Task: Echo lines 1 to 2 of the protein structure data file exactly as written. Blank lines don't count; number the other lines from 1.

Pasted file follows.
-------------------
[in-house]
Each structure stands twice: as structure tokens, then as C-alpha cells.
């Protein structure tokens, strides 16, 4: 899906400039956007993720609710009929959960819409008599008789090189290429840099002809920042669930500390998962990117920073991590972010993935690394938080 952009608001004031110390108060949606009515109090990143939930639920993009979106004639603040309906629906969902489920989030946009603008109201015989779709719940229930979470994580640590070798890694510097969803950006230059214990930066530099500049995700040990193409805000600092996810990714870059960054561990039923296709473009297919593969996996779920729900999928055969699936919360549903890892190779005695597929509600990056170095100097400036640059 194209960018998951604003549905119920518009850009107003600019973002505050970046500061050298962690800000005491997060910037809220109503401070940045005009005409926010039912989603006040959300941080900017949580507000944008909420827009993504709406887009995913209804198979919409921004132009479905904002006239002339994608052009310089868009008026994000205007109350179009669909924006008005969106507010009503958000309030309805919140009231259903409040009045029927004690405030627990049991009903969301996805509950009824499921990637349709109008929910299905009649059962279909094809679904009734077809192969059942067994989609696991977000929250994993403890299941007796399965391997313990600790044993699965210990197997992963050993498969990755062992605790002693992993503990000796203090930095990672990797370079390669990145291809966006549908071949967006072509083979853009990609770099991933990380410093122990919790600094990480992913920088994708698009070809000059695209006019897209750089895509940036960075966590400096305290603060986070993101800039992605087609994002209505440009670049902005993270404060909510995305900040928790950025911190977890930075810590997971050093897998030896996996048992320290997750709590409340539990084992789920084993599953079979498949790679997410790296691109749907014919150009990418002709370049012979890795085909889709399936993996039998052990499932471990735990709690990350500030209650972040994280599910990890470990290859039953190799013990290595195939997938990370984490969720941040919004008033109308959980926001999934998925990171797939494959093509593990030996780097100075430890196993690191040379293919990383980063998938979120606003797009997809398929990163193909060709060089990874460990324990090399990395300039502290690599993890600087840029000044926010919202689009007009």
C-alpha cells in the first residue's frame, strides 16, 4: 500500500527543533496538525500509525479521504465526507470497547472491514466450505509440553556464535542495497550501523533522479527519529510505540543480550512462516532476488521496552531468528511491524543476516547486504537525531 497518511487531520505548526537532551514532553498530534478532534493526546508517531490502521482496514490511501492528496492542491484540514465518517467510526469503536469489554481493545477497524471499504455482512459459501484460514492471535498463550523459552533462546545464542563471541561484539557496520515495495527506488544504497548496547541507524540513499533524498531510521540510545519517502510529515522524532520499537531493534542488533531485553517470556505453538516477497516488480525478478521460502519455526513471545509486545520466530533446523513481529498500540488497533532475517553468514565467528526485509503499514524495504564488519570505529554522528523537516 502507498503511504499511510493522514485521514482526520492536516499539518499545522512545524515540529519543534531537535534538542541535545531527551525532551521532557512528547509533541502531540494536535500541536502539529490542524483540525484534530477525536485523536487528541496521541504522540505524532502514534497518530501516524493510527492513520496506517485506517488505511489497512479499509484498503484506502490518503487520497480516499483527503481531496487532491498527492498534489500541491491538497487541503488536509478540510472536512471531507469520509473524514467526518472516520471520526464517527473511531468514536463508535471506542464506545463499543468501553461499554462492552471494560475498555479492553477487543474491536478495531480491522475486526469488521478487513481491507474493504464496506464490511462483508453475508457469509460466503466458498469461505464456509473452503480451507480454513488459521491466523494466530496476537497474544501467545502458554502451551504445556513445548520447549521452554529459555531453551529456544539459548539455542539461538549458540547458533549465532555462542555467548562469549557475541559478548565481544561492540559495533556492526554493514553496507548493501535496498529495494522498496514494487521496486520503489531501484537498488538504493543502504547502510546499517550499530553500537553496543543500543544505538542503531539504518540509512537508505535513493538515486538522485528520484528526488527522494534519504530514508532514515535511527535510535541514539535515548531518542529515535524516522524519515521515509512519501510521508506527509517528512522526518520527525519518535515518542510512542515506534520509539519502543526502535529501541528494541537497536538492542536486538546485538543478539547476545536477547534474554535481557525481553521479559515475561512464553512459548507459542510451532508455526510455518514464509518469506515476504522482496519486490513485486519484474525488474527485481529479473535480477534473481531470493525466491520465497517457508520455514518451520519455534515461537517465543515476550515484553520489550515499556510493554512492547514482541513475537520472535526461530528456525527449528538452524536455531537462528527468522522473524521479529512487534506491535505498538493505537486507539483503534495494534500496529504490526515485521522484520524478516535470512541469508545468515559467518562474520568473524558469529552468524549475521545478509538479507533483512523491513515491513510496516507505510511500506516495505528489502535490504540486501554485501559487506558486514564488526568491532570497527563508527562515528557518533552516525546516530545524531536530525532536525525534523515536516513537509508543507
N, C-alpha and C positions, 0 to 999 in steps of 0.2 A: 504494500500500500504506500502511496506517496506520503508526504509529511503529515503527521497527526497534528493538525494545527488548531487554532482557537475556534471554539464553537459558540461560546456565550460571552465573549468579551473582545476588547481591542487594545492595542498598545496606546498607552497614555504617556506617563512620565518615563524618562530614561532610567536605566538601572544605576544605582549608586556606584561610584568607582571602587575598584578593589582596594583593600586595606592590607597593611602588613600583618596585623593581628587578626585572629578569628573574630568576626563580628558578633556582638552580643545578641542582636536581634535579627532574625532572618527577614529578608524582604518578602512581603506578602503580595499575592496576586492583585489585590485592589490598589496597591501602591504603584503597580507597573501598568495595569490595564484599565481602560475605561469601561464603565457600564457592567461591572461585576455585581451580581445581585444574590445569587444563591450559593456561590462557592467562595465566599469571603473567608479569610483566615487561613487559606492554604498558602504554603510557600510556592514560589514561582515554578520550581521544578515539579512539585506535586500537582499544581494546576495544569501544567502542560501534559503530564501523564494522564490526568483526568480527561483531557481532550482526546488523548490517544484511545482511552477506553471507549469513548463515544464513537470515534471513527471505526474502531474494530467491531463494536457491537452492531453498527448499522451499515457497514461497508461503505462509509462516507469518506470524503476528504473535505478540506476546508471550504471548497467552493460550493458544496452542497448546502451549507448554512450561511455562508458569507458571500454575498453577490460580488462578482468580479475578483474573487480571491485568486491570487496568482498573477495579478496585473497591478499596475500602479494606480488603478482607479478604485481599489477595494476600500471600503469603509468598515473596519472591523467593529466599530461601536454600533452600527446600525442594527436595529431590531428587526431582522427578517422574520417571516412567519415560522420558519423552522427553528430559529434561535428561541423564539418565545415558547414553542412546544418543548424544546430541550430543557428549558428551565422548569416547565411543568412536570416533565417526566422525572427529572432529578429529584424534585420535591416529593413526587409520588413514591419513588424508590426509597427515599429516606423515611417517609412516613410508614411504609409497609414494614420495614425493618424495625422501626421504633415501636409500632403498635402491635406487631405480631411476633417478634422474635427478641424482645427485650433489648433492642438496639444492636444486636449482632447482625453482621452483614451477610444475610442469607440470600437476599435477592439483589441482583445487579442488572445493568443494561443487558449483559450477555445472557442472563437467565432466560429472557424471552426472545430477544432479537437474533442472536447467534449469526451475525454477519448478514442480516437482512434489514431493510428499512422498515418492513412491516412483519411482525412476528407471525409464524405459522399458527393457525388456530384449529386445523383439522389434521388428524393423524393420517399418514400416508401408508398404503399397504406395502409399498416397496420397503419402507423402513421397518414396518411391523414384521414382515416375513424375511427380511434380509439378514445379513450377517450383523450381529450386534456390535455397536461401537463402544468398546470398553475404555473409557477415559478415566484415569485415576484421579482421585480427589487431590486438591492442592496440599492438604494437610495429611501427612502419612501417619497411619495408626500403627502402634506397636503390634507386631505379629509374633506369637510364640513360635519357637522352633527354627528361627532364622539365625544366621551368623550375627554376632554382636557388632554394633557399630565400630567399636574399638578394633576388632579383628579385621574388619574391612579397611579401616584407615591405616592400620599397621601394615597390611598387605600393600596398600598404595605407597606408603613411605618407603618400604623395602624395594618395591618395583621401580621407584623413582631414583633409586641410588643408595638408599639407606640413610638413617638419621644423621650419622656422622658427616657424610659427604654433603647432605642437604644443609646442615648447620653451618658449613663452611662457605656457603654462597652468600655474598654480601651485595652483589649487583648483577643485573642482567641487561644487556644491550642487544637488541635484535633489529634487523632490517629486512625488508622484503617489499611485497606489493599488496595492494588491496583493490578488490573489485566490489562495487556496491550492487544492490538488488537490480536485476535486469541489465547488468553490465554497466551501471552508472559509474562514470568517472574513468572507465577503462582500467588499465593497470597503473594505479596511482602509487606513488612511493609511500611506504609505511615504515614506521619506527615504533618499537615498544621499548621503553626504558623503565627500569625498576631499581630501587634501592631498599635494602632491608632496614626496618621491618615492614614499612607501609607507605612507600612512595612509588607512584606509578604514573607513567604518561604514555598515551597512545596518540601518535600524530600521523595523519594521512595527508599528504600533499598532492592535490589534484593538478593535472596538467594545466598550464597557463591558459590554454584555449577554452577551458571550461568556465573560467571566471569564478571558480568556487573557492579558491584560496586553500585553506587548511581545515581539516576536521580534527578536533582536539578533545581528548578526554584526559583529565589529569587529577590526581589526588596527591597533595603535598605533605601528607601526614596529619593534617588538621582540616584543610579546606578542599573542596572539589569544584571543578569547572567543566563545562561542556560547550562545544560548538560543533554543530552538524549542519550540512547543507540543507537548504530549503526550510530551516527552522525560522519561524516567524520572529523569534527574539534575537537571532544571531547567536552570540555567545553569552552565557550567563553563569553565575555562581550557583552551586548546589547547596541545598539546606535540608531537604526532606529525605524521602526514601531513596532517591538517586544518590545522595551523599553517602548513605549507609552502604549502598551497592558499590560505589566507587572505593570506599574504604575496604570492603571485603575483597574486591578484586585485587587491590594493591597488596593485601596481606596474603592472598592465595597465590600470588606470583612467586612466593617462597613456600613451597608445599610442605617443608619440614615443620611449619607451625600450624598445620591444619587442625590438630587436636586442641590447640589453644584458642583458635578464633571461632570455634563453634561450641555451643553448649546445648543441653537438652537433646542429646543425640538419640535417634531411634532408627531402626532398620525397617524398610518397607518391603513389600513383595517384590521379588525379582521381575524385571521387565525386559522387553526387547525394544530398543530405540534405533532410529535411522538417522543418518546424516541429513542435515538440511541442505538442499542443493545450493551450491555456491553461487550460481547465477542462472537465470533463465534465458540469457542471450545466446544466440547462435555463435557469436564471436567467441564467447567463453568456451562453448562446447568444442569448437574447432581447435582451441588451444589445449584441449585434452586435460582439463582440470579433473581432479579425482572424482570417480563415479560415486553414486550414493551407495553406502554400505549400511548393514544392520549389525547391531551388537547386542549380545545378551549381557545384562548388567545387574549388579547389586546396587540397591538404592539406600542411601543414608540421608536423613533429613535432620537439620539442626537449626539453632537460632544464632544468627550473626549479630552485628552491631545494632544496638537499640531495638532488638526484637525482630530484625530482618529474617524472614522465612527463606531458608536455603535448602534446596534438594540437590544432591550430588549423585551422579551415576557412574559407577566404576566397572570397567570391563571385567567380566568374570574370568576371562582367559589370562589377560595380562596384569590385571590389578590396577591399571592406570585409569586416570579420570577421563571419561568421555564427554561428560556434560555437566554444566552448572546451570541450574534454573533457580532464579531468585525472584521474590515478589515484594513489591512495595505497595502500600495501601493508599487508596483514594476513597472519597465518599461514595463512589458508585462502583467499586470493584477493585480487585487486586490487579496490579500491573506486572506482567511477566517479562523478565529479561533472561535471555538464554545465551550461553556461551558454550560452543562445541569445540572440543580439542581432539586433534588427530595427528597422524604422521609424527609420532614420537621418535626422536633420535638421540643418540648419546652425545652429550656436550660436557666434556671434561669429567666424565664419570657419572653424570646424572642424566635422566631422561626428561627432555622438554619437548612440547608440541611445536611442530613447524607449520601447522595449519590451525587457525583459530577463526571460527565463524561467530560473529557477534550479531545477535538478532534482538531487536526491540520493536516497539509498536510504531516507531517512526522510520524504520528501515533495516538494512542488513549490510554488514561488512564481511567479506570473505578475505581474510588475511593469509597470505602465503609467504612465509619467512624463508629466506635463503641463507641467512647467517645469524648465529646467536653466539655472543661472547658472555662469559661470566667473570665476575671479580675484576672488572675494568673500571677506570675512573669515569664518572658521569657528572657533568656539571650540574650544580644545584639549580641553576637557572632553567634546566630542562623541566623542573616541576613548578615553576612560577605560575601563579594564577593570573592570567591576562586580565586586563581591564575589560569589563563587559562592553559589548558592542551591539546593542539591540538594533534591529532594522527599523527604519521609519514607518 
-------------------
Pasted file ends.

[in-house]
Each structure stands twice: as structure tokens, then as C-alpha cells.